As planned from the outset, Vitaqua continued to expand its capacities in the years that followed, adding two further Krones PET bottling lines that would be used exclusively for water. In 2014 and 2018, respectively, Krones updated Lines 1 and 2, increasing their individual capacities from 43,200 to 63,000 0.5-liter containers per hour. And yet, even that wasn’t enough to keep up with demand. So, Vitaqua decided to add another PET line – now its seventh and again from Krones. Designed to handle four different bottle formats ranging from 0.75 to 1.5 liters at a speed of 40,000 bottles per hour, this new line is the first to be used as a multipurpose line. “Strictly speaking, if we include the two upgrades, Krones has now installed nine turnkey lines in our plant,” says plant manager Stefan Thöne, who has helped “build” the Breuna facility since its beginnings. “In addition, in 2020, we also retrofitted all of the lines with new Contiroll labelers, so they now all use the same gluing system.” But even so, he explains, the contract award wasn’t a done deal: “We’re almost an entirely Krones-built operation, but Krones still has to prove itself with each bid.”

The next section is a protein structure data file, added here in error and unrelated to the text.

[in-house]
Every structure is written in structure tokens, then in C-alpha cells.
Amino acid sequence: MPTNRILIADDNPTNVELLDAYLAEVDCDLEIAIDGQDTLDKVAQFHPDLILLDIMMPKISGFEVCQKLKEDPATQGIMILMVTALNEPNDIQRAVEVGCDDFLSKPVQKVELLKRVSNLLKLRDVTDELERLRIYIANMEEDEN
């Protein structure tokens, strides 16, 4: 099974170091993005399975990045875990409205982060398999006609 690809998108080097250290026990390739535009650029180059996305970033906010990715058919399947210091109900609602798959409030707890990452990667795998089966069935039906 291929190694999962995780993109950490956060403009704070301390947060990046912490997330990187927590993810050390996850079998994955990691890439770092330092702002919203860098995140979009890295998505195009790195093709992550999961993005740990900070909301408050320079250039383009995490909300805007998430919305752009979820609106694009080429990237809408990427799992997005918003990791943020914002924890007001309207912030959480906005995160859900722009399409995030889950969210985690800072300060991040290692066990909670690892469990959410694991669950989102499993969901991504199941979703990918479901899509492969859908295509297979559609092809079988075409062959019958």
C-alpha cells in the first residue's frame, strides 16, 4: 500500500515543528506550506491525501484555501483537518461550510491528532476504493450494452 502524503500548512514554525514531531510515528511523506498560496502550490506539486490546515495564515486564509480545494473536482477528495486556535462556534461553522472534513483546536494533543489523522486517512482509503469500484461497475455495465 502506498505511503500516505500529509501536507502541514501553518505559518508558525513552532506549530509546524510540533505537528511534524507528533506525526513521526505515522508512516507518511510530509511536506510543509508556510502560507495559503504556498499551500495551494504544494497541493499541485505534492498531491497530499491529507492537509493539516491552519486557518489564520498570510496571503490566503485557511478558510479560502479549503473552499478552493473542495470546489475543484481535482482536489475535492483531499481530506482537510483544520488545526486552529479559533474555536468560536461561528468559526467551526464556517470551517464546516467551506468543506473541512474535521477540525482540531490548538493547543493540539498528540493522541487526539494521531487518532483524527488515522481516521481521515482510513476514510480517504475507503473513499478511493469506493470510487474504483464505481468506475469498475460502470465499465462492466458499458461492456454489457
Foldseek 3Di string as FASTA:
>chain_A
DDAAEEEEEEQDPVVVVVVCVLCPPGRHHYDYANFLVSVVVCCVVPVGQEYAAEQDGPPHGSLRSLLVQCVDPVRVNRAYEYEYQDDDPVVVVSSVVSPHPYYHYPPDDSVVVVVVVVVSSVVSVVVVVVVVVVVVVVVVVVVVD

Flexible, trouble-free production
PET line number 7
- Contiform 3 Speed stretch blow-molder with PET-View inspection system
- AirCo air conveyor
- Contiflow mixer
- Modulfill VFS filler in a cleanroom
- The latest-generation Accutable dynamic buffer system
- Linadry container dryer
- Contiroll labeler
- Variopac Pro FS-7 packer
- Modulpal Pro 1AD palletizer with a Robobox T-GS grouping system with high-level infeed
The new turnkey line bottles both still and carbonated water as well as carbonated soft drinks (CSDs) and went into operation in mid-2019. A number of unique points are worth noting:
- At Vitaqua, the blow-molder on each line is linked to the filler via an air conveyor. “It’s our ‘house philosophy’ and it has worked well for us so far,” explains Stefan Thöne.
Besides trouble-free operation, flexibility is a priority: “Since we run four different containers on this line, it was important that the Contiform blow-molder be equipped with quick-change capability. We can now change over from the smallest bottle size to the largest in just 75 minutes.”